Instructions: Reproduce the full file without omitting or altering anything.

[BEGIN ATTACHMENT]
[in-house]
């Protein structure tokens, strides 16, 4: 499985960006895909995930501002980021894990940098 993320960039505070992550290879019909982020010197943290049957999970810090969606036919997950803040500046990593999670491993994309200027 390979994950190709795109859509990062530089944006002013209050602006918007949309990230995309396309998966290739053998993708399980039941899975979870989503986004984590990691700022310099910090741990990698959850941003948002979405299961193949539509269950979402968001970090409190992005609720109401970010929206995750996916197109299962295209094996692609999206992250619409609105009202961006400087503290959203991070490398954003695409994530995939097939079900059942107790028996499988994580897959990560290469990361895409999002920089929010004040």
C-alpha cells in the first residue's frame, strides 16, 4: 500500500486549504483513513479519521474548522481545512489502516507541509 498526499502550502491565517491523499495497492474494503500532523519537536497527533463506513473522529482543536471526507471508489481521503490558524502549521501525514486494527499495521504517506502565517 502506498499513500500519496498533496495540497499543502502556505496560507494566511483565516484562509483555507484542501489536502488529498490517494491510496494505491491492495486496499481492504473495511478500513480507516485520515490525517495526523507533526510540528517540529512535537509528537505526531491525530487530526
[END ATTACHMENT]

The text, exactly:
[in-house]
């Protein structure tokens, strides 16, 4: 499985960006895909995930501002980021894990940098 993320960039505070992550290879019909982020010197943290049957999970810090969606036919997950803040500046990593999670491993994309200027 390979994950190709795109859509990062530089944006002013209050602006918007949309990230995309396309998966290739053998993708399980039941899975979870989503986004984590990691700022310099910090741990990698959850941003948002979405299961193949539509269950979402968001970090409190992005609720109401970010929206995750996916197109299962295209094996692609999206992250619409609105009202961006400087503290959203991070490398954003695409994530995939097939079900059942107790028996499988994580897959990560290469990361895409999002920089929010004040």
C-alpha cells in the first residue's frame, strides 16, 4: 500500500486549504483513513479519521474548522481545512489502516507541509 498526499502550502491565517491523499495497492474494503500532523519537536497527533463506513473522529482543536471526507471508489481521503490558524502549521501525514486494527499495521504517506502565517 502506498499513500500519496498533496495540497499543502502556505496560507494566511483565516484562509483555507484542501489536502488529498490517494491510496494505491491492495486496499481492504473495511478500513480507516485520515490525517495526523507533526510540528517540529512535537509528537505526531491525530487530526